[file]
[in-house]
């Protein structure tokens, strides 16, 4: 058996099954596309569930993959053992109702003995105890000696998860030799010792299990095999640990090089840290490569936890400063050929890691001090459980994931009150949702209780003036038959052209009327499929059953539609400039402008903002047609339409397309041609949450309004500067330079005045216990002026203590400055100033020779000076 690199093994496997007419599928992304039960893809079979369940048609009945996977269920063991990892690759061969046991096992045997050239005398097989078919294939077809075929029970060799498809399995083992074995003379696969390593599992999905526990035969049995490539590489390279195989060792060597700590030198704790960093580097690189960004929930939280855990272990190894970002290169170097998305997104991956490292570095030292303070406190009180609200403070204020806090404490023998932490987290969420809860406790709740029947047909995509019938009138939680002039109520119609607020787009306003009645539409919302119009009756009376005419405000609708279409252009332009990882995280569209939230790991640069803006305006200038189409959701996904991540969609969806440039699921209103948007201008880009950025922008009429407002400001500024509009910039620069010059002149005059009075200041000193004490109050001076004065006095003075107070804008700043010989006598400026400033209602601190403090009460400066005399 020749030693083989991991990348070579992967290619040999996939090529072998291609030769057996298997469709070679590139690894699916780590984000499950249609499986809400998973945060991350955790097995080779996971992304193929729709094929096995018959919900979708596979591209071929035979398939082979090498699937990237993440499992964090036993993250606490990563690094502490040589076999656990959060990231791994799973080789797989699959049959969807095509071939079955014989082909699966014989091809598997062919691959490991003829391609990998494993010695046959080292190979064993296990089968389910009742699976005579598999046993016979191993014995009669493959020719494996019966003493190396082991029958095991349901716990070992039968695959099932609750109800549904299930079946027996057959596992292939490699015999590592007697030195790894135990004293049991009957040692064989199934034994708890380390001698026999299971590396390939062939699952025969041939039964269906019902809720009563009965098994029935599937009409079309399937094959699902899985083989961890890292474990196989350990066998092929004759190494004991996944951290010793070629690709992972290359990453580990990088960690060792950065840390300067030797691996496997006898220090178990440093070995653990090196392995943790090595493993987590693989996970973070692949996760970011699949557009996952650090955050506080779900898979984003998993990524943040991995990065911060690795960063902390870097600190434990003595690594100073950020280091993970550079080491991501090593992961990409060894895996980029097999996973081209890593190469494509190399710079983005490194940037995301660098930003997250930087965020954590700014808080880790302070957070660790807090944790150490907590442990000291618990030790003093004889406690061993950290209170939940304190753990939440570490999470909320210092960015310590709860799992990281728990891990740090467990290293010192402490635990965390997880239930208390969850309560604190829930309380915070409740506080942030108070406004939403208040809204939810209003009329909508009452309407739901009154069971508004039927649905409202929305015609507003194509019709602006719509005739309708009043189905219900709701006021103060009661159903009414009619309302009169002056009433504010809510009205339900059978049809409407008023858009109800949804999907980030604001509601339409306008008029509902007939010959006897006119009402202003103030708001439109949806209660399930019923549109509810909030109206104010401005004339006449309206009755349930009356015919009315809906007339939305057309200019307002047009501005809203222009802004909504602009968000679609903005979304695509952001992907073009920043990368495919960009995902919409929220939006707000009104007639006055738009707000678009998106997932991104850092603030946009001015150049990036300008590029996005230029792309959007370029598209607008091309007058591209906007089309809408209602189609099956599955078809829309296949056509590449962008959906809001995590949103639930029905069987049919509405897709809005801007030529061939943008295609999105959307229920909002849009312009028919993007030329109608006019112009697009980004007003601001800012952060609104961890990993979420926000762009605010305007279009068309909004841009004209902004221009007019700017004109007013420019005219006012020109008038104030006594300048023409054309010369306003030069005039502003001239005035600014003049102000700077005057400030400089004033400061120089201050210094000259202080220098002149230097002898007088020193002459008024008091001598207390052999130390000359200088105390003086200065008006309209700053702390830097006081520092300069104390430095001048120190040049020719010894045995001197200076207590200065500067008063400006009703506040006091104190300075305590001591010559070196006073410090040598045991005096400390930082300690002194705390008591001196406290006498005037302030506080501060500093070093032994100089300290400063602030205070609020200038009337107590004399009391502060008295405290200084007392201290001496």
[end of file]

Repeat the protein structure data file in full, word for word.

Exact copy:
[in-house]
């Protein structure tokens, strides 16, 4: 058996099954596309569930993959053992109702003995105890000696998860030799010792299990095999640990090089840290490569936890400063050929890691001090459980994931009150949702209780003036038959052209009327499929059953539609400039402008903002047609339409397309041609949450309004500067330079005045216990002026203590400055100033020779000076 690199093994496997007419599928992304039960893809079979369940048609009945996977269920063991990892690759061969046991096992045997050239005398097989078919294939077809075929029970060799498809399995083992074995003379696969390593599992999905526990035969049995490539590489390279195989060792060597700590030198704790960093580097690189960004929930939280855990272990190894970002290169170097998305997104991956490292570095030292303070406190009180609200403070204020806090404490023998932490987290969420809860406790709740029947047909995509019938009138939680002039109520119609607020787009306003009645539409919302119009009756009376005419405000609708279409252009332009990882995280569209939230790991640069803006305006200038189409959701996904991540969609969806440039699921209103948007201008880009950025922008009429407002400001500024509009910039620069010059002149005059009075200041000193004490109050001076004065006095003075107070804008700043010989006598400026400033209602601190403090009460400066005399 020749030693083989991991990348070579992967290619040999996939090529072998291609030769057996298997469709070679590139690894699916780590984000499950249609499986809400998973945060991350955790097995080779996971992304193929729709094929096995018959919900979708596979591209071929035979398939082979090498699937990237993440499992964090036993993250606490990563690094502490040589076999656990959060990231791994799973080789797989699959049959969807095509071939079955014989082909699966014989091809598997062919691959490991003829391609990998494993010695046959080292190979064993296990089968389910009742699976005579598999046993016979191993014995009669493959020719494996019966003493190396082991029958095991349901716990070992039968695959099932609750109800549904299930079946027996057959596992292939490699015999590592007697030195790894135990004293049991009957040692064989199934034994708890380390001698026999299971590396390939062939699952025969041939039964269906019902809720009563009965098994029935599937009409079309399937094959699902899985083989961890890292474990196989350990066998092929004759190494004991996944951290010793070629690709992972290359990453580990990088960690060792950065840390300067030797691996496997006898220090178990440093070995653990090196392995943790090595493993987590693989996970973070692949996760970011699949557009996952650090955050506080779900898979984003998993990524943040991995990065911060690795960063902390870097600190434990003595690594100073950020280091993970550079080491991501090593992961990409060894895996980029097999996973081209890593190469494509190399710079983005490194940037995301660098930003997250930087965020954590700014808080880790302070957070660790807090944790150490907590442990000291618990030790003093004889406690061993950290209170939940304190753990939440570490999470909320210092960015310590709860799992990281728990891990740090467990290293010192402490635990965390997880239930208390969850309560604190829930309380915070409740506080942030108070406004939403208040809204939810209003009329909508009452309407739901009154069971508004039927649905409202929305015609507003194509019709602006719509005739309708009043189905219900709701006021103060009661159903009414009619309302009169002056009433504010809510009205339900059978049809409407008023858009109800949804999907980030604001509601339409306008008029509902007939010959006897006119009402202003103030708001439109949806209660399930019923549109509810909030109206104010401005004339006449309206009755349930009356015919009315809906007339939305057309200019307002047009501005809203222009802004909504602009968000679609903005979304695509952001992907073009920043990368495919960009995902919409929220939006707000009104007639006055738009707000678009998106997932991104850092603030946009001015150049990036300008590029996005230029792309959007370029598209607008091309007058591209906007089309809408209602189609099956599955078809829309296949056509590449962008959906809001995590949103639930029905069987049919509405897709809005801007030529061939943008295609999105959307229920909002849009312009028919993007030329109608006019112009697009980004007003601001800012952060609104961890990993979420926000762009605010305007279009068309909004841009004209902004221009007019700017004109007013420019005219006012020109008038104030006594300048023409054309010369306003030069005039502003001239005035600014003049102000700077005057400030400089004033400061120089201050210094000259202080220098002149230097002898007088020193002459008024008091001598207390052999130390000359200088105390003086200065008006309209700053702390830097006081520092300069104390430095001048120190040049020719010894045995001197200076207590200065500067008063400006009703506040006091104190300075305590001591010559070196006073410090040598045991005096400390930082300690002194705390008591001196406290006498005037302030506080501060500093070093032994100089300290400063602030205070609020200038009337107590004399009391502060008295405290200084007392201290001496």